Roy Leonard, the legendary Chicago talk radio show host, who covered Chicago’s cultural scene for more than three decades, died Thursday evening. He was 83.
Mr. Leonard passed away at Evanston Hospital where he had been receiving treatment for a severe esophageal infection.
Mr. Leonard, a fixture on WGN radio and television for over 30 years, retired from the AM station in 1998, one of the last of his on-air kind: the host of a phone-in radio talk show.
A 1998 Chicago Tribune story put Leonard’s career in perspective:
“Maybe a lot of people like it because people have a voice. I miss informative radio. I miss music on the radio.”
Leonard, who announced a week ago that he will say goodbye to a storied 31-year career at WGN-AM 720 on Dec. 26, mainly as midday host–he is not alone in his sentiments.
Fewer radio stations, even strong, clear-channel independents like WGN, can afford to be all things to all people anymore. The sheer growth of radio stations over the last several years has forced AM and FM to stake their claim to a fractured listening audience.
And call-in shows have become easy and popular ways to keep people tuned in longer. Pick a subject, and let the people have their say.
Movie reviews? Forget it. Commentary on the newest production at the Victory Gardens Theatre? Unlikely today on commercial radio in Chicago.
While there is no question WGN can be as middle-of-the-road as radio gets at times, it also happened to be the place that introduced thousands of Chicagoans and points yonder to entertainment and culture, mainly through Leonard.
Though his approach was non-confrontational, he caught many pop stars on their way up–whether it was Burt Reynolds after posing in Cosmopolitan, or Stevie Wonder in town for a concert early in his career, or John Travolta talking about his upcoming movie “Saturday Night Fever.”
The theater scene in Chicago has been a Leonard specialty (he was a theater major). He was perhaps one of the first to introduce Chicagoans to the Steppenwolf Theatre on commercial radio.
He is a jazz nut, but introduced listeners to Bruce Springsteen in the ’70s.”
In a phone conversation late Thursday night, Mr. Leonard’s youngest son, actor Kelly Leonard, said his father passed away peacefully, surrounded by his family.
“We were at the hospital — all six of us brothers, our wives and a few of the grandchildren — and it was getting so somber. So my wife brought in dad’s favorite Dave Brubeck album, because dad was such a huge jazz fan. We called Sig Sakowicz’s son Greg, who is a priest at an Evanston parish. He arrived, gave dad Last Rights, we all said the “Our Father,” and at the very conclusion of that prayer, dad passed. It was so moving, so lovely and so peaceful.”
Kelly Leonard described his father as an eternal optimist.
“He never said a cross word. He was very happy all the time. Right up till the very end.”
While Mr. Leonard became a Chicago icon, Kelly said it was difficult to “share his father with the world” when he was growing up.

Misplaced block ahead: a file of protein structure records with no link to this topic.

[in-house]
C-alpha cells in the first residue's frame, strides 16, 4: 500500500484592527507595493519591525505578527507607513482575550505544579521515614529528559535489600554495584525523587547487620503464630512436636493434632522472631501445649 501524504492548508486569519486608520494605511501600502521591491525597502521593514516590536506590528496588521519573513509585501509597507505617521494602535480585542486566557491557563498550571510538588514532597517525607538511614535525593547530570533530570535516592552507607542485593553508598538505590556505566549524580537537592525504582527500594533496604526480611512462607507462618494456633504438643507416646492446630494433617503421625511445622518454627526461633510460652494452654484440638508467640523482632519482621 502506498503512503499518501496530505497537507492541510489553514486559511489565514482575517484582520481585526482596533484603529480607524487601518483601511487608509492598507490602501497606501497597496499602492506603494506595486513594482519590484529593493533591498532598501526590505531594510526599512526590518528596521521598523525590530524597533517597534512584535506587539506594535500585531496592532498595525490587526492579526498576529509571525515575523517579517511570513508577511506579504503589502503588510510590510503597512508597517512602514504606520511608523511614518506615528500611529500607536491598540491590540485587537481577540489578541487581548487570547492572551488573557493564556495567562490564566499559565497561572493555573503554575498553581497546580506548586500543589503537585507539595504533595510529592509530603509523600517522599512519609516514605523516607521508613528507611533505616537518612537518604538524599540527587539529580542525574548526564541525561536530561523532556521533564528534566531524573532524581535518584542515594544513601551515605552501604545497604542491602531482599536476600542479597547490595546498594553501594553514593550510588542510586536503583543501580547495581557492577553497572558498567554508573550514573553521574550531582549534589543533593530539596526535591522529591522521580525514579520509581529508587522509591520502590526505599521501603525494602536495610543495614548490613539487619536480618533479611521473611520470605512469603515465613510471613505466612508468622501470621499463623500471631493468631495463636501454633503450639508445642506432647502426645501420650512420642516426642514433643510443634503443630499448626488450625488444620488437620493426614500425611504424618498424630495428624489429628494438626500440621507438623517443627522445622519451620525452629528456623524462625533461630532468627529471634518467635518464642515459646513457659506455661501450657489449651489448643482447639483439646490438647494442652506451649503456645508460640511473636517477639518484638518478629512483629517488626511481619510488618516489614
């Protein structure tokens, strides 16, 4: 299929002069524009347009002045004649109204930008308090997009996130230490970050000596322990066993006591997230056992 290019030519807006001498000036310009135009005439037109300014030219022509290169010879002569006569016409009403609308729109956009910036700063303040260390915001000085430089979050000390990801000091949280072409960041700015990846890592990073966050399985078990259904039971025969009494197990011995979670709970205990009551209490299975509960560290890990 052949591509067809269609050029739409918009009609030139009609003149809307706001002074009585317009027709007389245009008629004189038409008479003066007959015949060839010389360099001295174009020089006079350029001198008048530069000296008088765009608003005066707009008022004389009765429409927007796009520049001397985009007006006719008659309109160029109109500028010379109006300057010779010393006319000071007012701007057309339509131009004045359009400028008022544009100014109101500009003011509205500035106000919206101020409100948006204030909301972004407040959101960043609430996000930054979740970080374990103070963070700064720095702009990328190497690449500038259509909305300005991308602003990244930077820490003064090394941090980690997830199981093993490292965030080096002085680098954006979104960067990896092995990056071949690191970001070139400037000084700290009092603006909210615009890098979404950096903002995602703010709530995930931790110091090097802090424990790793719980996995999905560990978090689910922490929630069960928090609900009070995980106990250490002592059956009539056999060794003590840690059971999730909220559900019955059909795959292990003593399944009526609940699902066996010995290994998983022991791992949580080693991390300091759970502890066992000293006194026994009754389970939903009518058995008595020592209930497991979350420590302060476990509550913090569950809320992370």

“It’s hard when you’re young,” Kelly Leonard said. “I mean we’d be out for pizza at [Lou] Malnati’s and people would keep coming up to the table to say hi, or shake his hand or ask for an autograph, and we’d get mad about it because this was our time with our dad.”
Of his late wife, Sheila, who passed away in 2012, Mr. Leonard in an interview with the Sun-Times stated:
“We had a wonderful life,” he said after his wife of 58 years died in March 2012. “We loved each other and we were good friends.”
He met Sheila Finn in Framingham, Mass., in the 1950s. She was casting director of a theater company that drummed up publicity by giving deejays roles in its productions.
“She cast me in a play, ‘The Curious Savage,’ ’’ Roy Leonard recalled. “I had a lead role, and she was in the play, too. She was so much fun to be with.”
He wooed her with his cooking, inviting her to his apartment for lamb, French green beans, and avocado-and-grapefruit salad.
He introduced her to jazz, and as they grooved to Dave Brubek at Boston’s Storyville nightclub, “I turned to her and said ‘Let’s get married.”
While Mr. Leonard interviewed hundreds of celebrities throughout his career, Kelly said his two favorites were most likely legendary mime Marcel Marceau, and American singer-actress Pearl Bailey and her husband, famed drummer Louie Bellson.
“We had Marcel Marceau over for dinner one night, and he didn’t shut up the whole night,” Kelly said, laughing. “Pearl Bailey and Louie Bellson remained lifelong friends of my mom and dad. He was a drummer with Gene Krupa back in the day.”
Kelly, who just celebrated his 25th year at The Second City, said his father’s celebrity connections were a treasure trove of Hollywood, politics, literature, the New York stage and more.
“He introduced Chicago to Harry Connick Jr.; he was one of the first [on radio] to play his music. Years later, when Connick came to play the Chicago Theatre, he knew my dad was in the audience and he stopped the show to introduce him and got the whole theater to sing ‘Happy Birthday’ to him.”
Theater remained Mr. Leonard’s greatest passion; he championed many a theatrical troupe in Chicago, from the smallest to the grandest, with equal aplomb.
“My dad wanted to be an actor,” Kelly Leonard said. “He would have been very happy every night going to the theater. It’s funny, but five of his sons never wanted to go into show business. Until son No. 6 [Kelly] said ‘I want to go into theater.’ And he was the only dad in America go say, ‘Thank God!”
Mr. Leonard is survived by six sons Kip, Kerry, Kolin, Kent Kyle and Kelly, their wives, and 8 grandchildren. Funeral arrangements are pending.
Source: Chicago SunTimes